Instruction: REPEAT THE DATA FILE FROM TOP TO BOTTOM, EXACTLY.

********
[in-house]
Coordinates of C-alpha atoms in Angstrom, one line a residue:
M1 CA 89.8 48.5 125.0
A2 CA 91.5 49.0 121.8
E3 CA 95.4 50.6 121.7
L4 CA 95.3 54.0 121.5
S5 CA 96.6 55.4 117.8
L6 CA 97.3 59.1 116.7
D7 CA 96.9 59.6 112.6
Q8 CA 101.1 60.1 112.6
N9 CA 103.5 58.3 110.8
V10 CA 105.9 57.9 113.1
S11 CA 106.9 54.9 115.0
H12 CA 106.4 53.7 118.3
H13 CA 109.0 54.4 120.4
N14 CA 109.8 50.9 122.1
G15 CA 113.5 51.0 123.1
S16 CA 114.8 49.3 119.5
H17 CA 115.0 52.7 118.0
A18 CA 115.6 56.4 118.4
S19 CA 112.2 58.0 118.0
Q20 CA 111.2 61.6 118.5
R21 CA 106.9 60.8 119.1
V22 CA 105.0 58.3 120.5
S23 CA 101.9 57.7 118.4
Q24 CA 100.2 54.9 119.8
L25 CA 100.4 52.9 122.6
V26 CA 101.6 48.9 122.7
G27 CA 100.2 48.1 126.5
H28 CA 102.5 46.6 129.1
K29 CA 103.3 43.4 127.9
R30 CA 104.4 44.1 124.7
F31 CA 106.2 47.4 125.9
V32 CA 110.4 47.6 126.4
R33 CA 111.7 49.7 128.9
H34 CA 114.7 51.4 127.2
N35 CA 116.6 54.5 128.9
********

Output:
[in-house]
Coordinates of C-alpha atoms in Angstrom, one line a residue:
M1 CA 89.8 48.5 125.0
A2 CA 91.5 49.0 121.8
E3 CA 95.4 50.6 121.7
L4 CA 95.3 54.0 121.5
S5 CA 96.6 55.4 117.8
L6 CA 97.3 59.1 116.7
D7 CA 96.9 59.6 112.6
Q8 CA 101.1 60.1 112.6
N9 CA 103.5 58.3 110.8
V10 CA 105.9 57.9 113.1
S11 CA 106.9 54.9 115.0
H12 CA 106.4 53.7 118.3
H13 CA 109.0 54.4 120.4
N14 CA 109.8 50.9 122.1
G15 CA 113.5 51.0 123.1
S16 CA 114.8 49.3 119.5
H17 CA 115.0 52.7 118.0
A18 CA 115.6 56.4 118.4
S19 CA 112.2 58.0 118.0
Q20 CA 111.2 61.6 118.5
R21 CA 106.9 60.8 119.1
V22 CA 105.0 58.3 120.5
S23 CA 101.9 57.7 118.4
Q24 CA 100.2 54.9 119.8
L25 CA 100.4 52.9 122.6
V26 CA 101.6 48.9 122.7
G27 CA 100.2 48.1 126.5
H28 CA 102.5 46.6 129.1
K29 CA 103.3 43.4 127.9
R30 CA 104.4 44.1 124.7
F31 CA 106.2 47.4 125.9
V32 CA 110.4 47.6 126.4
R33 CA 111.7 49.7 128.9
H34 CA 114.7 51.4 127.2
N35 CA 116.6 54.5 128.9